# How much does using the same $H$ for all messages weaken GCM?

How much is GCM weakened by using the same MAC key $H = E_K(0^*)$ for all messages that use the same key (which is what GCM actually does) instead of using $E_K(N||0_{32})$ (which is different for each message)?

• I'm not sure on this one, but my reasoned guess is: "allows for arbitrary forgery attacks and full key recovery". I think the re-use of this authentication key is the weak point of GCM and why nonce-re-use is so bad with GCM. But I'm not into GCM that much, so I can't give an authoritative answer. – SEJPM May 2 '16 at 18:58
• @SEJPM no, you are thinking of $E_K(N||0_{31}1)$ which is used to encrypt the result of the hashing (by XOR). GCM actually does use the same $H$ for all messages that use a given key. – Demi May 2 '16 at 19:14
• So you're not actually asking: "Is A weaker than B" (where everybody assumes A to be a modification of the standard B), but rather "Is A stronger than / as strong as B" (with A being the standard and B being the modification)? – SEJPM May 2 '16 at 19:19
• @SEJPM I am asking "Is A stronger than B" where B is the standard (GCM) and A is my variation. – Demi May 3 '16 at 13:40

Under the ideal cipher model, security is not diminished by any choice of value $H = E_K(d)$ for a known value $d$, as long as none of the counter values that get encrypted to generate the encryption stream is equal to $d$. This is what "ideal cipher" means: you have no information on $E_K(x)$ for any $x$ that you have not already tried to encrypt with the same key, and that goes for all such $x$; none is beter or worse than any other. Using $d = N||0_{32}$ instead of $d = 0_{128}$ would thus not make GCM any weaker. It would not make it stronger either, for all we know, because making it "stronger" would require that we know of some weakness in GCM as it is defined nowadays; and we know of no such weakness.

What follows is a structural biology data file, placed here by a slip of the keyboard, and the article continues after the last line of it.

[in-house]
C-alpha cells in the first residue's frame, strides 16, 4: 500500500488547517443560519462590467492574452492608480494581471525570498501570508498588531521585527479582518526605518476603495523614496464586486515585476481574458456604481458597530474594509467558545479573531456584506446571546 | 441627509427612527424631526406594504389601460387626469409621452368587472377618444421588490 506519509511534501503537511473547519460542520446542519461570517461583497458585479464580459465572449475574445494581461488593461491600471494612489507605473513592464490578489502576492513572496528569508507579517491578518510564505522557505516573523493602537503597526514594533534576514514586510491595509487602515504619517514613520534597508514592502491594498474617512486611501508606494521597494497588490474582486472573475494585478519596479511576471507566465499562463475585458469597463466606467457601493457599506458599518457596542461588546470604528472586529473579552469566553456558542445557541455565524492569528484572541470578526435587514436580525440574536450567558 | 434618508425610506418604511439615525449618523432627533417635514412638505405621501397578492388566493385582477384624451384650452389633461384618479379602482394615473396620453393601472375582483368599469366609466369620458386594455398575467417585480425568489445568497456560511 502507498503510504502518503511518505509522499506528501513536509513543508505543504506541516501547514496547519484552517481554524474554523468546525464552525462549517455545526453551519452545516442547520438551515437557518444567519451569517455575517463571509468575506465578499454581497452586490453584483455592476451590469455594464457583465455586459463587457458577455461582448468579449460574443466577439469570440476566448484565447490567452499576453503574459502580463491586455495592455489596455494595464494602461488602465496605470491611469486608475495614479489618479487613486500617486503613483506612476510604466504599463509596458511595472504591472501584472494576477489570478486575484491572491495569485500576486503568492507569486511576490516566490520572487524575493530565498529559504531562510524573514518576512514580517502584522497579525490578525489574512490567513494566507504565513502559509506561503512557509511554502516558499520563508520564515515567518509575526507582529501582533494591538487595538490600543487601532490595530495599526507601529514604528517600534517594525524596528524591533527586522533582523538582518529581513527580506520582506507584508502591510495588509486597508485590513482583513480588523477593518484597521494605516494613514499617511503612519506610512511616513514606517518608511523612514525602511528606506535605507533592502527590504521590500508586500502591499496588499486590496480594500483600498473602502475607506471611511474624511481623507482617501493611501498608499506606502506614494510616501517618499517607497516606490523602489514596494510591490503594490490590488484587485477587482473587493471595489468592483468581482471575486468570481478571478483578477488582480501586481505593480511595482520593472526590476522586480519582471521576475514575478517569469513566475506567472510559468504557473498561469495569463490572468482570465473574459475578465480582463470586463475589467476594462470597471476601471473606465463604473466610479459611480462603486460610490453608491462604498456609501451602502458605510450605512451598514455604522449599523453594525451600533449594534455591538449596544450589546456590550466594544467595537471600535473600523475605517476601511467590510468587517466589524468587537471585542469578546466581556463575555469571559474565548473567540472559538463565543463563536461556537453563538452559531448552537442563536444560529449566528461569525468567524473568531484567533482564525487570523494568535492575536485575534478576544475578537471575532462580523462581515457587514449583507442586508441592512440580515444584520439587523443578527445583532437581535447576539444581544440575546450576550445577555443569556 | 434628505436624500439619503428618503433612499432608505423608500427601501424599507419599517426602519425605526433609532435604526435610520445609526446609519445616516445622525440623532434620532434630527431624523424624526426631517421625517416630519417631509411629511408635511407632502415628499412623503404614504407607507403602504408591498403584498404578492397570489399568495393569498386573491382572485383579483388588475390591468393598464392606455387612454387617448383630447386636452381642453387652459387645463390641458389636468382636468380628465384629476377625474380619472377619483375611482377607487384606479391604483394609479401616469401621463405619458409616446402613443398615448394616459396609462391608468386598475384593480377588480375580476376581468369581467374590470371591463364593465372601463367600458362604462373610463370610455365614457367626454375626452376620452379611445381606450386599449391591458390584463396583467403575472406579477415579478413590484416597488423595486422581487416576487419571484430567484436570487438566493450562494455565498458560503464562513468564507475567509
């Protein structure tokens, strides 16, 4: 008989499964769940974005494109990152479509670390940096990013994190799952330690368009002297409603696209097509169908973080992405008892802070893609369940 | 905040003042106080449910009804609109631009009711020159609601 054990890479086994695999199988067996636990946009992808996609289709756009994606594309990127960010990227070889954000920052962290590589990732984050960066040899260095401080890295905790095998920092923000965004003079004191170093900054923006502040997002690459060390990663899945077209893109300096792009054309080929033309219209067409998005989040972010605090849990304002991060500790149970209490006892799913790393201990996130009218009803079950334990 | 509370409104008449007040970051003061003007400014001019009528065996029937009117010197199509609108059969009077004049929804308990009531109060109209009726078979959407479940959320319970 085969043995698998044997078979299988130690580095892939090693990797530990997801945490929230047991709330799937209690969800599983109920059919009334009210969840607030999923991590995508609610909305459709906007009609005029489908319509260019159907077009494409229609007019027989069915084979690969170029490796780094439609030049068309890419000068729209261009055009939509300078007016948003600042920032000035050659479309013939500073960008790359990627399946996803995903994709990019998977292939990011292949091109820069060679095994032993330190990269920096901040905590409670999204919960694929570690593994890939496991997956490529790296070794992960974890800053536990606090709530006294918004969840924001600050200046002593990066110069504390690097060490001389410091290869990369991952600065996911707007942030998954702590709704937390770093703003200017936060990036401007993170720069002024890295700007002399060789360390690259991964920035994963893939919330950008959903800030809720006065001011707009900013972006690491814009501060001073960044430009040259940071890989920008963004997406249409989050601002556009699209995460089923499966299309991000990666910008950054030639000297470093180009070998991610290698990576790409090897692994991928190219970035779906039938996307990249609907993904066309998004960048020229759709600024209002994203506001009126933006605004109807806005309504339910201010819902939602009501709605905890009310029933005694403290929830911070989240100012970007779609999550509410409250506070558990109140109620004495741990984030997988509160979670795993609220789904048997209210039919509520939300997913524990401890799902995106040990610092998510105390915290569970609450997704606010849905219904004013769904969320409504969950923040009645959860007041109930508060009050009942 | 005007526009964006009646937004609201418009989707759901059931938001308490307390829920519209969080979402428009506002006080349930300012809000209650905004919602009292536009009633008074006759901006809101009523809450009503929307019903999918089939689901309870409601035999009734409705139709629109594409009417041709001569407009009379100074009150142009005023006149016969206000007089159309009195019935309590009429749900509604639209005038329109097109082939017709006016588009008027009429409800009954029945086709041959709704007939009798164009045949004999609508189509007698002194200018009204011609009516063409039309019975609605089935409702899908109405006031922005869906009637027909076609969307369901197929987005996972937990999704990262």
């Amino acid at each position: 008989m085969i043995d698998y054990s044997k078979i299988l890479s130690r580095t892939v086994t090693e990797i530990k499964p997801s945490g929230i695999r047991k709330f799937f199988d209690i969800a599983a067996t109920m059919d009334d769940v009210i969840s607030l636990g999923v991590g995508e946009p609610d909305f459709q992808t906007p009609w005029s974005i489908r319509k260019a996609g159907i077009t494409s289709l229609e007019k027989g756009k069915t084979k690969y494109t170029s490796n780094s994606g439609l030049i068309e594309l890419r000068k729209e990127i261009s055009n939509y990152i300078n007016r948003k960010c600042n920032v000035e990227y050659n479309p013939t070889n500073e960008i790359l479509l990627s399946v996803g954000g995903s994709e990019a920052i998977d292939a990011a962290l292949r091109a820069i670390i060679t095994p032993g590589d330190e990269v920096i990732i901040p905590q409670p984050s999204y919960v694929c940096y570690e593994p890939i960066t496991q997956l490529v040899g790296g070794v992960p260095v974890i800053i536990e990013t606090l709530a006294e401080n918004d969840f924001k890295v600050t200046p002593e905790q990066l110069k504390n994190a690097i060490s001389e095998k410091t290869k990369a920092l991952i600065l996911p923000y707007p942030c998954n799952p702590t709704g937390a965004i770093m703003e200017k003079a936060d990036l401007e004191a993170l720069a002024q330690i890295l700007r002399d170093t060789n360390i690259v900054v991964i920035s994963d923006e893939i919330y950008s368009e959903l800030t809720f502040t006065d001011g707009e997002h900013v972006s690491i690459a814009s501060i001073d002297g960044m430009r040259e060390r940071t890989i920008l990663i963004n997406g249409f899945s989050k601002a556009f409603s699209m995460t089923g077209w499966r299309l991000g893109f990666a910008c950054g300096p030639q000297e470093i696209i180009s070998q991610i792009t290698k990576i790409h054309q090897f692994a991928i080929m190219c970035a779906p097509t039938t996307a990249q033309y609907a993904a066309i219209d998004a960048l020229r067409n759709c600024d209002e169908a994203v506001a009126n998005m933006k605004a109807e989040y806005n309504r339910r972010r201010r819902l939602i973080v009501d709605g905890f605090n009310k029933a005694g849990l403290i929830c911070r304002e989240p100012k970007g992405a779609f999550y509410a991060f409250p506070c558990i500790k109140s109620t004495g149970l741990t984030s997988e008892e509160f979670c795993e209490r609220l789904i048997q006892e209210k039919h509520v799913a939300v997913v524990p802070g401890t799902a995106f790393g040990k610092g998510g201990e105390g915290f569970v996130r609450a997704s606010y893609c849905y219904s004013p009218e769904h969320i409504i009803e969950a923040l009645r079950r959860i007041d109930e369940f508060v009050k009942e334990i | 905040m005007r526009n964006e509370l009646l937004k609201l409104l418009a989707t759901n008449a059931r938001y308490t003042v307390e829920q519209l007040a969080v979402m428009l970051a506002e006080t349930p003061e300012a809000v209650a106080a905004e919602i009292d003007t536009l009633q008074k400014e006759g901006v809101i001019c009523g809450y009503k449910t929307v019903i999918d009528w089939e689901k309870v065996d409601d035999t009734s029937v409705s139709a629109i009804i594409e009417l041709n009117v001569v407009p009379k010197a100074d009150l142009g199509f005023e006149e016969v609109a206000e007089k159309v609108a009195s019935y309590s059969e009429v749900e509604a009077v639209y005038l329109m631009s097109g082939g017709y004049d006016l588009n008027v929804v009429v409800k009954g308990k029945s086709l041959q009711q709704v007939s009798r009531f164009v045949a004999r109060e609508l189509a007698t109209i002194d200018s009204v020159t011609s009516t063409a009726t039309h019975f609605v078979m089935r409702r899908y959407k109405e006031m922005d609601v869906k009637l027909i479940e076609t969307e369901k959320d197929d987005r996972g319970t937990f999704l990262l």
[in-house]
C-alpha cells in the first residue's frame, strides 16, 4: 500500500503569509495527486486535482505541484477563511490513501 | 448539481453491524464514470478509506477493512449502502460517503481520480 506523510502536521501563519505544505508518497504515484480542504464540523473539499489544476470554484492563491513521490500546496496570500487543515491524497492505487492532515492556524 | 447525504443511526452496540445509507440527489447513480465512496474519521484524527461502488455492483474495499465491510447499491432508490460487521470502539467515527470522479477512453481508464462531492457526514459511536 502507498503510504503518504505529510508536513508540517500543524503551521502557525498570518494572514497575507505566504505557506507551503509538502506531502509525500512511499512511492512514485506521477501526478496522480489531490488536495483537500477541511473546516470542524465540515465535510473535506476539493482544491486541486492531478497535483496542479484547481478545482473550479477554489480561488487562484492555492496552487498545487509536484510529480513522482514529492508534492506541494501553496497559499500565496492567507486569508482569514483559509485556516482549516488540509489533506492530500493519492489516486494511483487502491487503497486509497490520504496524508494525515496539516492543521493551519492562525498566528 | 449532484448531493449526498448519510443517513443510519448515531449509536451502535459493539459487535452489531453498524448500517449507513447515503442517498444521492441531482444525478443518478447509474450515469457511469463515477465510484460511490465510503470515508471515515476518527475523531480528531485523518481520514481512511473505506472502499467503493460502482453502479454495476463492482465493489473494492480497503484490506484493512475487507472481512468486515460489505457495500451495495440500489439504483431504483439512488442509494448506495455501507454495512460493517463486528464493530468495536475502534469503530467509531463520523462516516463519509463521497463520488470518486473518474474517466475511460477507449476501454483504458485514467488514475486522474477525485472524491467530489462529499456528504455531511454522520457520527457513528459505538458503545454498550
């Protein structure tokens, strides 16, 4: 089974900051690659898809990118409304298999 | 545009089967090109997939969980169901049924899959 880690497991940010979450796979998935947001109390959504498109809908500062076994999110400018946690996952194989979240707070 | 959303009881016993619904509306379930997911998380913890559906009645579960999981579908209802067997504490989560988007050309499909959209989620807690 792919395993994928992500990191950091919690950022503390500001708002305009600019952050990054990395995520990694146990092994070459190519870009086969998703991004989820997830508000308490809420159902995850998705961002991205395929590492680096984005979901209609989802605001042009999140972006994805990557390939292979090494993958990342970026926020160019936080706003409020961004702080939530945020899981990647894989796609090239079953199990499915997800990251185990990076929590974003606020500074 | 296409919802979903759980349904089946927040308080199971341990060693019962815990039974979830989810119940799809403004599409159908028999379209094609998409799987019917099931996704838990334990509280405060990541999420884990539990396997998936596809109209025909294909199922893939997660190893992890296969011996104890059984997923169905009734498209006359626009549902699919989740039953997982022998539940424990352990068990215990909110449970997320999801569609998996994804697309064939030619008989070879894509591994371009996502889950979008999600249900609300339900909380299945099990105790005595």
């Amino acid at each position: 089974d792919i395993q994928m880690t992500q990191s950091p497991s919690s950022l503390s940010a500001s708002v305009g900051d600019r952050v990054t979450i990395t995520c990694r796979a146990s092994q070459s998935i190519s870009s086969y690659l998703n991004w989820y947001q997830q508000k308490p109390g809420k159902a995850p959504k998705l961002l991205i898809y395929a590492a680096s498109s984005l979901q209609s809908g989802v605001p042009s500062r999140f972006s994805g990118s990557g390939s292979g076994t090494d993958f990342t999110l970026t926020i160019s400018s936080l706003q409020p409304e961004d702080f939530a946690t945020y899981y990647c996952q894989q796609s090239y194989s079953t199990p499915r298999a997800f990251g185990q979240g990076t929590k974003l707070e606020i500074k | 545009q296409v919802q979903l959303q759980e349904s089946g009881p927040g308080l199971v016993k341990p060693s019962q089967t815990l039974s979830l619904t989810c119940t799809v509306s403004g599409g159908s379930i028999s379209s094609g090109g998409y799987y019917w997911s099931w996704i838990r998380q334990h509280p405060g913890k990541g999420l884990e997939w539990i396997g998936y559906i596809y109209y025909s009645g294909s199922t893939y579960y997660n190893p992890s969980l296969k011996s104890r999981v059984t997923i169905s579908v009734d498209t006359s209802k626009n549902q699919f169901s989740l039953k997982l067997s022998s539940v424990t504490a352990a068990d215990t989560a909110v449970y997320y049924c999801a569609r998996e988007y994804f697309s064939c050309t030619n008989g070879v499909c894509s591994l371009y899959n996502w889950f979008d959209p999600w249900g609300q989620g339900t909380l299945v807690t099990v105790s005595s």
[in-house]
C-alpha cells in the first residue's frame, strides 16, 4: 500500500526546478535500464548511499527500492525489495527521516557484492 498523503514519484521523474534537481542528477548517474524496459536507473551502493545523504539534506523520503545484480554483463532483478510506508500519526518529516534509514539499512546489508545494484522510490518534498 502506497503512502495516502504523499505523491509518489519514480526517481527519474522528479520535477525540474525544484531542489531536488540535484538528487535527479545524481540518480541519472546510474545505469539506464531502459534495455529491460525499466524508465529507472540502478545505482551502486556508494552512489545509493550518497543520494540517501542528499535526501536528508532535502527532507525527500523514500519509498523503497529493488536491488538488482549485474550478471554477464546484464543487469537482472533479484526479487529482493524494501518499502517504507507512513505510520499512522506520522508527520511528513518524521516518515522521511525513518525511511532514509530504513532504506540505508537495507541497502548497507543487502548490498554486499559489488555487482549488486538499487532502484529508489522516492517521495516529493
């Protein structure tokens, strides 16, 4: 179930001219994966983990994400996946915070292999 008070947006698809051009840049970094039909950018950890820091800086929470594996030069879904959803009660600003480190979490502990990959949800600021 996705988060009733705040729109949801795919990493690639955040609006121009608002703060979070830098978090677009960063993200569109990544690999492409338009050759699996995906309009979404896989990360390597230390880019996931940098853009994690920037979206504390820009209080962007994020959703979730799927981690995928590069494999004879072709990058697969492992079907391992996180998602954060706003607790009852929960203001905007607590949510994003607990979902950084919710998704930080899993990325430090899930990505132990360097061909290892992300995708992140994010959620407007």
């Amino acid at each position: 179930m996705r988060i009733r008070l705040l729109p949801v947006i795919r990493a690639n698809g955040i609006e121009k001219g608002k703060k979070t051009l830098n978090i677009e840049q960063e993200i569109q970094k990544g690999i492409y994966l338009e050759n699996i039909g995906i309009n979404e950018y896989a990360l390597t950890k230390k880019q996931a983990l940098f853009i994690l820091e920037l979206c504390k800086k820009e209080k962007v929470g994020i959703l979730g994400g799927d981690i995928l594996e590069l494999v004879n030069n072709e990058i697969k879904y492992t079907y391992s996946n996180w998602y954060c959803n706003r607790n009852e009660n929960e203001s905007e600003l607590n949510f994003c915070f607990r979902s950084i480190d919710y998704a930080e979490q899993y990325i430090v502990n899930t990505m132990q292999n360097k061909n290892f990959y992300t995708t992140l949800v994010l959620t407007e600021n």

Now, using $H = E_K(0_{128})$ has some implementation benefits. Namely, suppose that you want a constant-time implementation of GCM, thus without any memory access whose address depends on the data or the key (this is to avoid side-channel attacks through cache misses). On a modern PC, you will want to use specialized opcodes, but on a slightly less modern x86 CPU, or on a non-x86 architecture (e.g. ARM), you do not not necessarily have access to such facilities. Classical implementations of multiplications in $GF(2^{128})$ are either very slow, or use data-dependent table lookups, which are not constant-time. A constant-time multiplication by $H$ can be implemented relatively efficiently (at about 14 cpb) with the help of tables whose contents depend on $H$ -- but that's counting without the cost of generating these tables. If $H$ depends only on the key, not the IV, then the tables can be produced as part of the key schedule, for a much lower overhead if many messages are processed with the same key.

Thus, having an IV-dependent $H$ is not known to increase (or decrease) security, but may imply larger CPU costs in some situations. This is a good reason to have a fixed $H$, that depends on the key but not the IV.

Constant-time multiplications in $GF(2^{128})$ can also be done in other ways, but that's another story. One is to use additive Fourier transforms, which yields remarkable performance in generalized bitslicing, but only in situations where many blocks can be processed in parallel, and with a large fixed overhead. Another method is to use integer multiplications on the operands, with most bits cleared to make room for carries; this can be worthwhile if the architecture at hand offers constant-time efficient multiplications. An example of such an architecture is the very-low-power ARM Cortex M0+, where additions and multiplications have the same cost (1 cycle each).

Even then, having an IV-dependent $H$ still implies some extra work for each message, since that processing cannot be shared.

• What about the birthday bound? AES is a PRP, not a PRF, so you leak some information that way. – Demi May 3 '16 at 4:51
• GCM does allow for parallel processing of the multiplications up to a very large amount – Demi May 3 '16 at 4:58
• The "ideal cipher model" means that the PRP is indistinguishable from a permutation chosen randomly and uniformly among the set of possible permutations of the input space (blocks of 128 bits). The only information you have is that two distinct inputs will yield distinct outputs; but as long as inputs are not repeated, then they are interchangeable in that respect. – Thomas Pornin May 3 '16 at 12:29